Complications with pregnancy are not uncommon; most problems are relatively mild, but some carry significant health risk to the mother, child, or both. The following table indicates the frequency of the three most commonly reported problems as a percent of all pregnancies in the U.S. in 1995 (this is birth certificate data and probably underestimates that actual incidence).
of all births
|size=2>High blood pressure||size=2>3.41%|
Data from Ventura, et al. Report of Final Natality Statistics, 1995
Monthly Vital Statistics Report, From the CDC, Volume
45(11):1-73, June 10, 1997.
Warning signs can alert you when pregnancy complications arise. Unfortunately, some women ignore these signs until the problem has become serious. Recognizing danger signs when they first occur helps you to get treatment before a critical situation develops. If you think something might be wrong, call your physician without delay.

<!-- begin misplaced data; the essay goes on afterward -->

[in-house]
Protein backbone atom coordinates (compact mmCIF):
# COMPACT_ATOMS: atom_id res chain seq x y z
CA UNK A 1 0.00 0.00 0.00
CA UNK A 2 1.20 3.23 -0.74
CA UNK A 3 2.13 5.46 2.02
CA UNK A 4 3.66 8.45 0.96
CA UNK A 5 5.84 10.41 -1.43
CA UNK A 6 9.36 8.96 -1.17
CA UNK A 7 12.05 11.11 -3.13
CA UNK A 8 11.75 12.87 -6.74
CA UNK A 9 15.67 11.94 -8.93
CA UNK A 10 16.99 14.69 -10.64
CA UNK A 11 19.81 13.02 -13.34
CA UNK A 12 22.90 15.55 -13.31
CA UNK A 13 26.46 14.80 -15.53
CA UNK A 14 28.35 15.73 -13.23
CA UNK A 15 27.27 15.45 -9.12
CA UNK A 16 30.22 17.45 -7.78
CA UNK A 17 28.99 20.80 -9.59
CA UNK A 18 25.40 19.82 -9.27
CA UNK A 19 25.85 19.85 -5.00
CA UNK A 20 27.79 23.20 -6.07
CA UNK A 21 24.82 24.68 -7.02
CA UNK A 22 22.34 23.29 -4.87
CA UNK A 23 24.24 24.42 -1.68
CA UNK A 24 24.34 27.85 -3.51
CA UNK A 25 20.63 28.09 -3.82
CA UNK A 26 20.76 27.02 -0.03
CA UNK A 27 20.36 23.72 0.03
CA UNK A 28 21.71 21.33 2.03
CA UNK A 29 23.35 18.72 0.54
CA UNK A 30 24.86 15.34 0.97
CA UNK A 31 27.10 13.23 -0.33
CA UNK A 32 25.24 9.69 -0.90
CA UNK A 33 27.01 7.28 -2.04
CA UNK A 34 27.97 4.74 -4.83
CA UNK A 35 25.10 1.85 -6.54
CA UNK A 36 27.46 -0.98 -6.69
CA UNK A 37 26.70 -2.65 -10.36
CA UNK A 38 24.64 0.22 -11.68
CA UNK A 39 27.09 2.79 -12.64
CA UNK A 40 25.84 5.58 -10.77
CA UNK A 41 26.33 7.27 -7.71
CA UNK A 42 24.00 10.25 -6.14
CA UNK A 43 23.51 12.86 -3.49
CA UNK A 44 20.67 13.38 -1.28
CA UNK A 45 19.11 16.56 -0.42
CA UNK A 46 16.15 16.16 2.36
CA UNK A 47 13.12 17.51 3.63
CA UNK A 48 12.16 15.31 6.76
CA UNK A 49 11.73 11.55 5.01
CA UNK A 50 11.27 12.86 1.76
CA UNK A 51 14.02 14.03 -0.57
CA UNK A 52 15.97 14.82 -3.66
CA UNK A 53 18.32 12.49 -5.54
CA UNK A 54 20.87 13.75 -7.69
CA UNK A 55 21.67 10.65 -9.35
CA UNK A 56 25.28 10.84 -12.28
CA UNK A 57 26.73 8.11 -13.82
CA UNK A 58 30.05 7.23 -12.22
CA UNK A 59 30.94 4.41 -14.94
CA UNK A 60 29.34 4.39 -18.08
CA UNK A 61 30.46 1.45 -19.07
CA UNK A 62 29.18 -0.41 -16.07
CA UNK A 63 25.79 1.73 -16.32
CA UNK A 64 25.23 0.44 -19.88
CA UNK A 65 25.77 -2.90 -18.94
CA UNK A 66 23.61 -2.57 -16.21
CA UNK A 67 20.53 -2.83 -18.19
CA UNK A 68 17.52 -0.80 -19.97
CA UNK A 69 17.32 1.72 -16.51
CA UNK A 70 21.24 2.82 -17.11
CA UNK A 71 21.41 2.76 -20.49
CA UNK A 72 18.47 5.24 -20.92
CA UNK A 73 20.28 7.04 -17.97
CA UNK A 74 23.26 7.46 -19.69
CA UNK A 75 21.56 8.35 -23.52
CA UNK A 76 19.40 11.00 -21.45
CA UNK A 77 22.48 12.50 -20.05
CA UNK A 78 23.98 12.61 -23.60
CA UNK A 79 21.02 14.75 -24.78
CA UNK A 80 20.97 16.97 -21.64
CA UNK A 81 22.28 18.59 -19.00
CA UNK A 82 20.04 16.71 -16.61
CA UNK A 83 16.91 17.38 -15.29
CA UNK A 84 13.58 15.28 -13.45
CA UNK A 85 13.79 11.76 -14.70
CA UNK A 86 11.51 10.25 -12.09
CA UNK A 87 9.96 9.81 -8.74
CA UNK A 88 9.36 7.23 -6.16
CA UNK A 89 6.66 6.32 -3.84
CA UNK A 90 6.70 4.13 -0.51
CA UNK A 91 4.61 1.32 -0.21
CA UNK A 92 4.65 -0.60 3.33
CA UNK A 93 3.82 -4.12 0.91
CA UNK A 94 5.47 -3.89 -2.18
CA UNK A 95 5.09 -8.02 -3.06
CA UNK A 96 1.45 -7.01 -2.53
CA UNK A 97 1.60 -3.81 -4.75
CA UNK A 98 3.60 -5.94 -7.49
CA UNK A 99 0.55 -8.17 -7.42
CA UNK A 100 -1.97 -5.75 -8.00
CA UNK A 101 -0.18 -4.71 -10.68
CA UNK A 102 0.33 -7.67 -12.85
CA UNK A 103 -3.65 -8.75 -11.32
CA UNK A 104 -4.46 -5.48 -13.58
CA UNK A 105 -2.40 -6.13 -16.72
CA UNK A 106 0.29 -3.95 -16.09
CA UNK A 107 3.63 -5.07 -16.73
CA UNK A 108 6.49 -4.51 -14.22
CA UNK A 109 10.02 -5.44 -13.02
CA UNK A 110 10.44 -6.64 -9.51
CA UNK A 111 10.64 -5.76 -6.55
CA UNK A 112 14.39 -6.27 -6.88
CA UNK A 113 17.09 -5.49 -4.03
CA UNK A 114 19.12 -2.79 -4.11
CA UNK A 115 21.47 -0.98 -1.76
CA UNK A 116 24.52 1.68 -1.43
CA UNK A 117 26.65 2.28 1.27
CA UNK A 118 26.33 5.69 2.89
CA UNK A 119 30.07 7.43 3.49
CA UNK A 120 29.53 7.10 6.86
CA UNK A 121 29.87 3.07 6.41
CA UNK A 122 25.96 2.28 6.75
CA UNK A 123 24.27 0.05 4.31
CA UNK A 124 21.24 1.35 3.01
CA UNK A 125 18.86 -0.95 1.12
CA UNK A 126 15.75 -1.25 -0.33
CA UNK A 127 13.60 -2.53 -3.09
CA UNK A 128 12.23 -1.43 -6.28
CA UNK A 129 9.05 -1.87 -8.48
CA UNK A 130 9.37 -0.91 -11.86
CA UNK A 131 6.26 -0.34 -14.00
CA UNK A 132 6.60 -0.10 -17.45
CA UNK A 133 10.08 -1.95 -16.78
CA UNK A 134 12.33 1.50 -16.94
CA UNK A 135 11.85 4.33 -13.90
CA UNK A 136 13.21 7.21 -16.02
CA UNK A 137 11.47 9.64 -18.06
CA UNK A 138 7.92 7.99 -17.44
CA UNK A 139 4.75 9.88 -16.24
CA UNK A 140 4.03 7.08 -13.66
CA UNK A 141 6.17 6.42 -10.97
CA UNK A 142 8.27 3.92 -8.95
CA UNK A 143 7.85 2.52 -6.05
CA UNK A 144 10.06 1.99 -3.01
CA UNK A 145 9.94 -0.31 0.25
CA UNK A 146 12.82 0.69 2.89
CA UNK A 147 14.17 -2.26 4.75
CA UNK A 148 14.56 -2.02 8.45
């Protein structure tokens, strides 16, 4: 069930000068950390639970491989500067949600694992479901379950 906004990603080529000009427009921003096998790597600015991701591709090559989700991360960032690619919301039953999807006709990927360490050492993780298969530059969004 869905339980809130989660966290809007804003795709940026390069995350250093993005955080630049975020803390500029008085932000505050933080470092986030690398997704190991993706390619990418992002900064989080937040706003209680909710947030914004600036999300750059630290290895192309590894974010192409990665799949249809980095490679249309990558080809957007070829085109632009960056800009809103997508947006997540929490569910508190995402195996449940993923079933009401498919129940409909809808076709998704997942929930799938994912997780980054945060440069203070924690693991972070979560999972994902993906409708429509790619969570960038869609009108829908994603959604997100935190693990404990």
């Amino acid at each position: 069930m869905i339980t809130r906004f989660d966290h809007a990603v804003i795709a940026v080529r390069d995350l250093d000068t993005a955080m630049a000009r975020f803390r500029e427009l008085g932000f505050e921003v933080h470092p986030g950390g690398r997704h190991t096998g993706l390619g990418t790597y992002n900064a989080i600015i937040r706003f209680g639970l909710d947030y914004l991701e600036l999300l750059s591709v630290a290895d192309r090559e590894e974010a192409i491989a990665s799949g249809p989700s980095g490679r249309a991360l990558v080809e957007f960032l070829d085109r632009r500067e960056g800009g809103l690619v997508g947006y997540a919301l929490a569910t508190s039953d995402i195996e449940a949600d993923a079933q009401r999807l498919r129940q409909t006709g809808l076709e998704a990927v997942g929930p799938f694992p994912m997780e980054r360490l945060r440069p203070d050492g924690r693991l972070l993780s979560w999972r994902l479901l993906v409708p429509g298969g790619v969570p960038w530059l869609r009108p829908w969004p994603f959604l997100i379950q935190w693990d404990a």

Getting Answers to Your Questions
Your physician or midwife is the most reliable source for answers to your questions about problems in your pregnancy. There is much information on the web, some accurate and some not; however, none of it substitutes for your primary care provider. She is most familiar with your situation and is in the best position to help you.
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